This sounds very much like IV’s M.O. back eight or ten years ago: Gobble up decent (if not good) patents for others to pay access to or for the company to enforce, if necessary. It will certainly expand Google’s rapidly growing patent portfolio and provide access to IP rights out of its core search technology.

PPP may be nothing more than getting a leg up on the competition, whether they be opcos or NPEs. We will have to wait and see.

Image source: allthingsd.com; apexbeats.com

For Samsung charity begins at “home,” Marshall, Texas

Samsung has had to defend itself from dozens of patent suits in the Eastern District of Texas, one of the most popular venues for patent plaintiffs. 

At times it may feel to a defendant like a Texas version of the movie ‘Groundhog Day.’ The company so often finds itself in front of a Marshall, TX jury that you could call this part of the U.S. its home away from home. And, as it’s been said, that’s where charity should begin.

In an apparent effort to make itself more hospitable to Marshall’s denizens, Samsung has been donating cash, monitors and recreational facilities to local charities and schools. (See Samsung sponsored ice skating rink pictured below in front of the Marshall’s historic court house.)


A well-researched and cited story that ran recently in Ars Technica lists of some of Samsung’s charitable activities, which include a field trip to a local semiconductor plant. The story starts out discussing how a Marshall jury has awarded $15.7 million to Rembrandt, a successful NPE that had sued Samsung over having infringed its bluetooth technology.

“The company also makes a habit of granting scholarships to high school students in Marshall and nearby Tyler,” reported Ars Technica, “giving a total of $50,000 last year. Winners receive photograph-worthy giant checks with a Samsung logo on them, and those images are often published in the local newspaper. The same check was on display in the News-Messenger when Samsung made a donation to Habitat for Humanity.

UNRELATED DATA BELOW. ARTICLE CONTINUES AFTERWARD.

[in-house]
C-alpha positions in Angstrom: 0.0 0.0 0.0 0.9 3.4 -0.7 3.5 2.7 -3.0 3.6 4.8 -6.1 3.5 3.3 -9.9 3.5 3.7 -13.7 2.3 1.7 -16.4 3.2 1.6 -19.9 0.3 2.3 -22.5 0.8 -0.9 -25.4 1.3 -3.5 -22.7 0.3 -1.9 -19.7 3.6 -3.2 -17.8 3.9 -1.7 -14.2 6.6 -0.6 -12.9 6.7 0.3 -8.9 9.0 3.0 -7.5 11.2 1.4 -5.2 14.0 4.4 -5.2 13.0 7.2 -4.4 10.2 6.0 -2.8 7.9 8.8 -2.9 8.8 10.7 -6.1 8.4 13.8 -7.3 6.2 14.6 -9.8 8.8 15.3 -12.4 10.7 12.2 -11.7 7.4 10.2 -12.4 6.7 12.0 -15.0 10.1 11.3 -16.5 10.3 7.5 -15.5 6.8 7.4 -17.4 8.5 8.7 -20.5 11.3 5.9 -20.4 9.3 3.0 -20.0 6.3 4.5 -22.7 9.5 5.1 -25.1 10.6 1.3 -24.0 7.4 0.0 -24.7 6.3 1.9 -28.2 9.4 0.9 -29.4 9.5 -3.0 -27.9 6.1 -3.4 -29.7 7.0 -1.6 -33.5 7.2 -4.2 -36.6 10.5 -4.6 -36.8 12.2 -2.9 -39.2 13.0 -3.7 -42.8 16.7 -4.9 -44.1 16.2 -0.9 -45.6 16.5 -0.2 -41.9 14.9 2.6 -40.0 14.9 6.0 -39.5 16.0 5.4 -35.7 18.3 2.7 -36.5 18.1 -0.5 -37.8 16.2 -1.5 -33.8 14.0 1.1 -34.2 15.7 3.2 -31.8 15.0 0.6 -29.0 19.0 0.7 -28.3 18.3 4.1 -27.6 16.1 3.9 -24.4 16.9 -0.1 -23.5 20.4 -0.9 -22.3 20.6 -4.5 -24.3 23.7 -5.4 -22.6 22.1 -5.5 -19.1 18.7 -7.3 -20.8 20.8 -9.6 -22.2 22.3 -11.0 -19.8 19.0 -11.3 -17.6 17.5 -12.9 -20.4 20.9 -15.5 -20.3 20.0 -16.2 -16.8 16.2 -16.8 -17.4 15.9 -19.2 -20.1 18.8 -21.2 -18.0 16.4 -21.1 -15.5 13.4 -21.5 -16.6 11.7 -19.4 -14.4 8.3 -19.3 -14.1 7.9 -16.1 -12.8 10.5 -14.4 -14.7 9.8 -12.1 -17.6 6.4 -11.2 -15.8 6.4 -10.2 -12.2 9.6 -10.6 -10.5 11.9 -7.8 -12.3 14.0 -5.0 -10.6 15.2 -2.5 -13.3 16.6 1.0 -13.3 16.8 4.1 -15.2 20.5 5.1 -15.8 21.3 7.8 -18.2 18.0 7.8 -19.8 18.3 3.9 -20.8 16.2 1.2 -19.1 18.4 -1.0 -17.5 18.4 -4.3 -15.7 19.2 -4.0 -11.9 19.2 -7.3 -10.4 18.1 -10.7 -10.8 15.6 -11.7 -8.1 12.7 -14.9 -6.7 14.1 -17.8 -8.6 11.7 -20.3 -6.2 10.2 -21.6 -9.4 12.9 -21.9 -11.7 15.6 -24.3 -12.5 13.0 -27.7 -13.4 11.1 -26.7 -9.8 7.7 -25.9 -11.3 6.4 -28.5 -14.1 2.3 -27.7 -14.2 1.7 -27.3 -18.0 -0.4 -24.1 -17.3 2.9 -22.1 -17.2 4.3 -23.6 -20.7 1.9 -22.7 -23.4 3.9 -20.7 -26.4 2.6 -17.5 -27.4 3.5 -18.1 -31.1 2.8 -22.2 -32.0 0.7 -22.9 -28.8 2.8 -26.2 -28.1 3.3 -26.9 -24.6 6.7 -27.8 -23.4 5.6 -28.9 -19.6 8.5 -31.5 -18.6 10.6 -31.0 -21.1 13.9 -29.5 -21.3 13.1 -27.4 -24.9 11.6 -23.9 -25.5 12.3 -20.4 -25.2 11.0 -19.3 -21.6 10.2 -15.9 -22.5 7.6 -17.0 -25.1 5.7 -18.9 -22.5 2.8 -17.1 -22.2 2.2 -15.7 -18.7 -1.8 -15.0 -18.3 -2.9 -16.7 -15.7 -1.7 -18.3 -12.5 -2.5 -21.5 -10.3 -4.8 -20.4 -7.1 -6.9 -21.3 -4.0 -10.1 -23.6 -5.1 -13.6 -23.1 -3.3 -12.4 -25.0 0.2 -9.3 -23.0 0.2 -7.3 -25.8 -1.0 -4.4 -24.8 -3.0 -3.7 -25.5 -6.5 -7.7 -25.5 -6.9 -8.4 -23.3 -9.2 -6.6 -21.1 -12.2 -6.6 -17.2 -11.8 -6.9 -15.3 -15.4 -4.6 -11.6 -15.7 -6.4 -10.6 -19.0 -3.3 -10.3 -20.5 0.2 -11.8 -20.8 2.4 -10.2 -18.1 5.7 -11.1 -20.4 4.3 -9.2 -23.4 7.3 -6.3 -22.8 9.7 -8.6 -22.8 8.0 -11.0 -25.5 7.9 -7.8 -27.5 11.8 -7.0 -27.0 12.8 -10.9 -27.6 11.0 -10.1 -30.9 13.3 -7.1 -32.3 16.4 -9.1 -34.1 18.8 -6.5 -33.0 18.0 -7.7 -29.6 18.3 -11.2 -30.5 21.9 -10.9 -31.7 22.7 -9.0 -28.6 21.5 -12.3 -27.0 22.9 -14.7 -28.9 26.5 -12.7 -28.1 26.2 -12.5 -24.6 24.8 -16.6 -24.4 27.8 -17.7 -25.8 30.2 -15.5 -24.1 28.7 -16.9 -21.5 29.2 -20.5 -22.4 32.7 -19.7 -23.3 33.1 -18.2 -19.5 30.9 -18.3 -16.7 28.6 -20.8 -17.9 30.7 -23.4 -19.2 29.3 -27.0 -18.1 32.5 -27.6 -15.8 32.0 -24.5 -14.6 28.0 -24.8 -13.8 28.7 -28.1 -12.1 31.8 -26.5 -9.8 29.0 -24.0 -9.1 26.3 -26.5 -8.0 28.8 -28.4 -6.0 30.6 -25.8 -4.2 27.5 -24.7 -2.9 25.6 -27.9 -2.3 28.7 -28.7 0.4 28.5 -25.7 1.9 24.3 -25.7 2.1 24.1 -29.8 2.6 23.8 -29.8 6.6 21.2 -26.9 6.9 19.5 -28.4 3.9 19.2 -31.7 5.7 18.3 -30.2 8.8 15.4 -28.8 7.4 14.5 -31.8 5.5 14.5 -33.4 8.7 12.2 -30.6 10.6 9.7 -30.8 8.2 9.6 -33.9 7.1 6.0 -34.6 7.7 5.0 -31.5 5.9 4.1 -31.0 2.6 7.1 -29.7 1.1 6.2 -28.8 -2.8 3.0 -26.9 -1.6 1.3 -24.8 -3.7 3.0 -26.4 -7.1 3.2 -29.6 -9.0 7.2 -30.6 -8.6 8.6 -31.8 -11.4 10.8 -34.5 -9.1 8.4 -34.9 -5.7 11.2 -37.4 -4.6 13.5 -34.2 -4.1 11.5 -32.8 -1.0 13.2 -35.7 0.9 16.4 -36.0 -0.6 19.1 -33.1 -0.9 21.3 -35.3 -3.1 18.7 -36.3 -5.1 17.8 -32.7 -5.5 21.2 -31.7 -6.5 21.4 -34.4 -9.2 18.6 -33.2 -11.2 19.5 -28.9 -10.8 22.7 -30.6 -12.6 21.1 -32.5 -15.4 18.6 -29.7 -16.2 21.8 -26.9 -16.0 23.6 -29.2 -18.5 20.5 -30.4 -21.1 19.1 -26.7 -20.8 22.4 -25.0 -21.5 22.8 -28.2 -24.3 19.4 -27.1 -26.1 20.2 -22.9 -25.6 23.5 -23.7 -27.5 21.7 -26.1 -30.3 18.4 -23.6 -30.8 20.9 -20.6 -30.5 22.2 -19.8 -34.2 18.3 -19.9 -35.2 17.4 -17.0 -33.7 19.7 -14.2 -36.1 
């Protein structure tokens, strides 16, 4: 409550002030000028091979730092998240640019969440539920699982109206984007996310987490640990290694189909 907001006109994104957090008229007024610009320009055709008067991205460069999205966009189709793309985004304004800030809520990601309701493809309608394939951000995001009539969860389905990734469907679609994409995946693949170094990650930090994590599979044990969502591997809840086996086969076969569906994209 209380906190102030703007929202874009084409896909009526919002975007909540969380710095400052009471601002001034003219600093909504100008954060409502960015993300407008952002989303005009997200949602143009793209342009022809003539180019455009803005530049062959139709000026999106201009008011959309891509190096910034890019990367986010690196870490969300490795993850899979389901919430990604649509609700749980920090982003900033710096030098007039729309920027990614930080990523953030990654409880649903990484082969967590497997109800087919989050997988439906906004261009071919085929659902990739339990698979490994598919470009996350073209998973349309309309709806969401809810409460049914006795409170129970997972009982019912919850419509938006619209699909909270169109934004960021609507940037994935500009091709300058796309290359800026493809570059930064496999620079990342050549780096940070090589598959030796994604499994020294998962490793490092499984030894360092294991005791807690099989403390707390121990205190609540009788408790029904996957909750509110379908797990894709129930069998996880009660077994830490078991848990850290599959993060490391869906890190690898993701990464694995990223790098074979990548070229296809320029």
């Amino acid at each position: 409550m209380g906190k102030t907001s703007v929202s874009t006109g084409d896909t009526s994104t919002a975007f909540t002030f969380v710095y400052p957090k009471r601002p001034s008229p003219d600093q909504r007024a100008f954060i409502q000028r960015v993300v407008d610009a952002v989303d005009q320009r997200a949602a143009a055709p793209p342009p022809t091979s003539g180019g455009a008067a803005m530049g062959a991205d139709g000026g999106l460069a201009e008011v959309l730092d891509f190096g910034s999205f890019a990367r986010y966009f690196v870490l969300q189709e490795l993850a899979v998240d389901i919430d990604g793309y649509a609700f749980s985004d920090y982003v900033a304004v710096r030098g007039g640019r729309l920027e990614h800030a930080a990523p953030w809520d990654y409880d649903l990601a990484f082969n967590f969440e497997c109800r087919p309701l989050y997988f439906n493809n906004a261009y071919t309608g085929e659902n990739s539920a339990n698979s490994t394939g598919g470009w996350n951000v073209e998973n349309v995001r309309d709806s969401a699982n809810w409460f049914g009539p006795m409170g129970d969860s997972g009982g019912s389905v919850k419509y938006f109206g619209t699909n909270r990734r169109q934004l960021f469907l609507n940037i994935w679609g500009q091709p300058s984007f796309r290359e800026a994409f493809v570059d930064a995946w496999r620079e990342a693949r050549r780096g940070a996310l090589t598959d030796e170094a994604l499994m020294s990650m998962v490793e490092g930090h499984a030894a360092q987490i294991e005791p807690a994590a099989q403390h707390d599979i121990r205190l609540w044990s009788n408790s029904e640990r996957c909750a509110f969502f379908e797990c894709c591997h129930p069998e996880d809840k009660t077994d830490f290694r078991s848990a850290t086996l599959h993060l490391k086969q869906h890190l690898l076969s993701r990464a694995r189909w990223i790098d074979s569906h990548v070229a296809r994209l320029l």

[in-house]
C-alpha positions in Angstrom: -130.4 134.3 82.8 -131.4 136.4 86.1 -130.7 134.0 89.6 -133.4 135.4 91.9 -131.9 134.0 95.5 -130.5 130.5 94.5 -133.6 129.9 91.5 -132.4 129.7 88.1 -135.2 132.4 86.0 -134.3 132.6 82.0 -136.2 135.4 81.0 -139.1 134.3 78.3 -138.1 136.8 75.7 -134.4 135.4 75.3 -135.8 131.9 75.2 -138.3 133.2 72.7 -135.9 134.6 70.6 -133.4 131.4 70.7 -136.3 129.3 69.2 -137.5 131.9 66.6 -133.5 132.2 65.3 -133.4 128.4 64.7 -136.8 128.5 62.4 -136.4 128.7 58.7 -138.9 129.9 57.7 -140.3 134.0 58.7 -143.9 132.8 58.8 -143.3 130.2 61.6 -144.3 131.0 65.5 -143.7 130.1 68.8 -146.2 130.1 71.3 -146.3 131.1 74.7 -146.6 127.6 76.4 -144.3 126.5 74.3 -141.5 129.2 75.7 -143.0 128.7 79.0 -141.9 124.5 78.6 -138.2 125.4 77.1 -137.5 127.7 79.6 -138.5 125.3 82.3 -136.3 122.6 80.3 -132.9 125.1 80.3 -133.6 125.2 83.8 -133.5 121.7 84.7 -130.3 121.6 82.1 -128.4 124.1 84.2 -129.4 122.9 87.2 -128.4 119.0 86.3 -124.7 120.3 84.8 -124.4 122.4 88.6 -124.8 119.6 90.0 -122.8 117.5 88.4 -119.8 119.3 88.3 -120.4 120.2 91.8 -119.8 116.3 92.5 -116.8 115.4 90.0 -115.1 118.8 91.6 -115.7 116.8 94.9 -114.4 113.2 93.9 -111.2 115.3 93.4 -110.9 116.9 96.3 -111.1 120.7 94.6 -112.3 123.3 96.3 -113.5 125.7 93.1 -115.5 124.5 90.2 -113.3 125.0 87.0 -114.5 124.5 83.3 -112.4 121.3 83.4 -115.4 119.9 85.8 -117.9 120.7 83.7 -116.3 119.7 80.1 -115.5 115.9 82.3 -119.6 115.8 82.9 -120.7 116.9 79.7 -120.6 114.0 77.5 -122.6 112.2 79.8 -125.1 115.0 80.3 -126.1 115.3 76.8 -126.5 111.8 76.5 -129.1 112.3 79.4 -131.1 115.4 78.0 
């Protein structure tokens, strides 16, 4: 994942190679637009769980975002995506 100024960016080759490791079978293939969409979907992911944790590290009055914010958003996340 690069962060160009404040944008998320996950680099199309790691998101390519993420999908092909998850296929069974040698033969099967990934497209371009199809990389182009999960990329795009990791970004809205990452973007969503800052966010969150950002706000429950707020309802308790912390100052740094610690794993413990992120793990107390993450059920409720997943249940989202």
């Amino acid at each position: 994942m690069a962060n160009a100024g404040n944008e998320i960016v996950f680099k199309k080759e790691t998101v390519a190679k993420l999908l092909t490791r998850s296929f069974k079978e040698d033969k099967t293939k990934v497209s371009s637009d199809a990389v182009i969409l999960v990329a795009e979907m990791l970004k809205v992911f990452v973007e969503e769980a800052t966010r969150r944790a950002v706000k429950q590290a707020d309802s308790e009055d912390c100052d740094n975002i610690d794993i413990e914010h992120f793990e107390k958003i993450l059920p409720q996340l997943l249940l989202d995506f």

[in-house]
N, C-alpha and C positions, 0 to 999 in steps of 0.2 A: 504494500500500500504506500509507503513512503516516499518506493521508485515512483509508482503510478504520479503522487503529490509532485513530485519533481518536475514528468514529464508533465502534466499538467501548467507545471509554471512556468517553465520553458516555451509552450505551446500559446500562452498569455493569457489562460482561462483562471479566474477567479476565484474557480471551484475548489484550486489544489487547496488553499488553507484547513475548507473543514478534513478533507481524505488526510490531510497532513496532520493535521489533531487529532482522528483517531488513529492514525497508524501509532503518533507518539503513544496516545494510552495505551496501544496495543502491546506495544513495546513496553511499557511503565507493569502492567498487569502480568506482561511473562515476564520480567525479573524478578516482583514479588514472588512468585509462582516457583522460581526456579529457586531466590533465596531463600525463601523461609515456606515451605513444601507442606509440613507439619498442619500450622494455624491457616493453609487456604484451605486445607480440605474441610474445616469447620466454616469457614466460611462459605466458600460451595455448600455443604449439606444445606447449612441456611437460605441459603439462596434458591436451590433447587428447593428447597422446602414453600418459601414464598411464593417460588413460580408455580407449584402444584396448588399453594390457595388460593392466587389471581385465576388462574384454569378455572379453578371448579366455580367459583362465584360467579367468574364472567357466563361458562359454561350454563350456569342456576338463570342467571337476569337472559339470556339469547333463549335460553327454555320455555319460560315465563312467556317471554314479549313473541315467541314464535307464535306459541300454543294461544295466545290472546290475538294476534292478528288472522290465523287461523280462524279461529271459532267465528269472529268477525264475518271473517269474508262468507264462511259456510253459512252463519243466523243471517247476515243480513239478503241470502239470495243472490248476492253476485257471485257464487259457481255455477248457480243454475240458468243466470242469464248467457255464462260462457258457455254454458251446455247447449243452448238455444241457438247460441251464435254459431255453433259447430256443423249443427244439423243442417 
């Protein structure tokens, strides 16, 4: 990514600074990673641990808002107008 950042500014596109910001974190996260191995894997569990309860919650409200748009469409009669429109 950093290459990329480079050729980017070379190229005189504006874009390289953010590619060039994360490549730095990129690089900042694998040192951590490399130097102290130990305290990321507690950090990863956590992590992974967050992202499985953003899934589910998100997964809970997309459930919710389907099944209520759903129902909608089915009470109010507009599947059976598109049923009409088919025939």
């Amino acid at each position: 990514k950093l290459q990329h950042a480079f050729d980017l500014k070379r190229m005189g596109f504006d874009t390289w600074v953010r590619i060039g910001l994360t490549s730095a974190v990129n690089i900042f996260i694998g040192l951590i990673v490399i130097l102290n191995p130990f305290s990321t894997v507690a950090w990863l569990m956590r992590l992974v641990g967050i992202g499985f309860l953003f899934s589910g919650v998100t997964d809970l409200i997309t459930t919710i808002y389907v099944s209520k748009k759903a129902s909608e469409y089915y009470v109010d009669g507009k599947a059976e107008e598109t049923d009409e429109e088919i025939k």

“No Samsung donation seems to be too small for the company’s public relations team to promote. The Samsung Holiday Celebration Show, an $8,000 donation of monitors to Marshall High School, and a field trip to an Austin semiconductor plant all made the News-Messenger. A 2012 op-ed referred to Samsung as ‘the South Korean company that has fortunately become Marshall’s benefactor.'”


Joe Mullin, veteran legal and technology reporter and “troll” tracker, provides a good analysis of Samsung’s charitable giving history in and around Marshall, TX.  (Unfortunately, the Marshall News-Messenger seems to have deactivated most of the links.)

The discussion of charitable giving comes at the end of the bluetooth litigation story. It does not speculate whether it may have influenced the amount of the damages awarded in the case, which are relatively low for a jury award in a patent case against a company of this size. To be fair, Samsung was on the hook for only $15.7M, and the award could be the result of any number of factors, not just the mood of the jury.


What’s next for defendants in patent cases? Maybe Apple will erect a dream stadium for high school football in Tyler, TX, another popular patent venue — They could call it Apple Field: If you build it a jury will come give you a break.


Image source: arstechnica.com; graciousparadise.org